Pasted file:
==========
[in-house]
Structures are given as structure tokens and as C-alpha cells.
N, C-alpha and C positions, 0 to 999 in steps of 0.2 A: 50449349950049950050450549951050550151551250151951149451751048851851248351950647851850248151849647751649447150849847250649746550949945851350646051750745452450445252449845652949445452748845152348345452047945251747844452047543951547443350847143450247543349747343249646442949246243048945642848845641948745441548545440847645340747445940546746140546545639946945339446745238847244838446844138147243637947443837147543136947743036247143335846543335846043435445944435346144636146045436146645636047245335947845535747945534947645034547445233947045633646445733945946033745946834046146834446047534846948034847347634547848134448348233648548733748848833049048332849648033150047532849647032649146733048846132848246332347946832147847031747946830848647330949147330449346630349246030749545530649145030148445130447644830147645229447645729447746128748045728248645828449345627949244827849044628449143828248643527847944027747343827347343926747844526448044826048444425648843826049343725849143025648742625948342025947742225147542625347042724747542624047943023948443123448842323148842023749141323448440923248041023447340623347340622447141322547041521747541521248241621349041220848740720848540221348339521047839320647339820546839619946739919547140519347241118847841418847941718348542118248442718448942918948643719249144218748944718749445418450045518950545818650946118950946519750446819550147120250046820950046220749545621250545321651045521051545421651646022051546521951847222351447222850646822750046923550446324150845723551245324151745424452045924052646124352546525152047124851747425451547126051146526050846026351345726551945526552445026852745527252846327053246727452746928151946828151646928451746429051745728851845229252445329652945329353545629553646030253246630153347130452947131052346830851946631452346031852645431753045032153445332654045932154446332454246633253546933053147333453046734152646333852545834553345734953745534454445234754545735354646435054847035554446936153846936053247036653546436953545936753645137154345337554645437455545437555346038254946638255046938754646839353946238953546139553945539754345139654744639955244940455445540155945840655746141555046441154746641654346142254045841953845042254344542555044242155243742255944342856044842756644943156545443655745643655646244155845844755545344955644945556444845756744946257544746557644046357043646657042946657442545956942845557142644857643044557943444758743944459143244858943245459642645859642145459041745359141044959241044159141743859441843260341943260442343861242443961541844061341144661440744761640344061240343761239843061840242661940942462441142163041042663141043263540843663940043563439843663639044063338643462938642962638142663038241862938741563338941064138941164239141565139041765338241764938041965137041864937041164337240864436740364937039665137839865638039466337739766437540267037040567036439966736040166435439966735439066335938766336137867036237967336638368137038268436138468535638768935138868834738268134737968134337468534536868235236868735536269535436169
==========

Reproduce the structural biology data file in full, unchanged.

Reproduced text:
[in-house]
Structures are given as structure tokens and as C-alpha cells.
N, C-alpha and C positions, 0 to 999 in steps of 0.2 A: 50449349950049950050450549951050550151551250151951149451751048851851248351950647851850248151849647751649447150849847250649746550949945851350646051750745452450445252449845652949445452748845152348345452047945251747844452047543951547443350847143450247543349747343249646442949246243048945642848845641948745441548545440847645340747445940546746140546545639946945339446745238847244838446844138147243637947443837147543136947743036247143335846543335846043435445944435346144636146045436146645636047245335947845535747945534947645034547445233947045633646445733945946033745946834046146834446047534846948034847347634547848134448348233648548733748848833049048332849648033150047532849647032649146733048846132848246332347946832147847031747946830848647330949147330449346630349246030749545530649145030148445130447644830147645229447645729447746128748045728248645828449345627949244827849044628449143828248643527847944027747343827347343926747844526448044826048444425648843826049343725849143025648742625948342025947742225147542625347042724747542624047943023948443123448842323148842023749141323448440923248041023447340623347340622447141322547041521747541521248241621349041220848740720848540221348339521047839320647339820546839619946739919547140519347241118847841418847941718348542118248442718448942918948643719249144218748944718749445418450045518950545818650946118950946519750446819550147120250046820950046220749545621250545321651045521051545421651646022051546521951847222351447222850646822750046923550446324150845723551245324151745424452045924052646124352546525152047124851747425451547126051146526050846026351345726551945526552445026852745527252846327053246727452746928151946828151646928451746429051745728851845229252445329652945329353545629553646030253246630153347130452947131052346830851946631452346031852645431753045032153445332654045932154446332454246633253546933053147333453046734152646333852545834553345734953745534454445234754545735354646435054847035554446936153846936053247036653546436953545936753645137154345337554645437455545437555346038254946638255046938754646839353946238953546139553945539754345139654744639955244940455445540155945840655746141555046441154746641654346142254045841953845042254344542555044242155243742255944342856044842756644943156545443655745643655646244155845844755545344955644945556444845756744946257544746557644046357043646657042946657442545956942845557142644857643044557943444758743944459143244858943245459642645859642145459041745359141044959241044159141743859441843260341943260442343861242443961541844061341144661440744761640344061240343761239843061840242661940942462441142163041042663141043263540843663940043563439843663639044063338643462938642962638142663038241862938741563338941064138941164239141565139041765338241764938041965137041864937041164337240864436740364937039665137839865638039466337739766437540267037040567036439966736040166435439966735439066335938766336137867036237967336638368137038268436138468535638768935138868834738268134737968134337468534536868235236868735536269535436169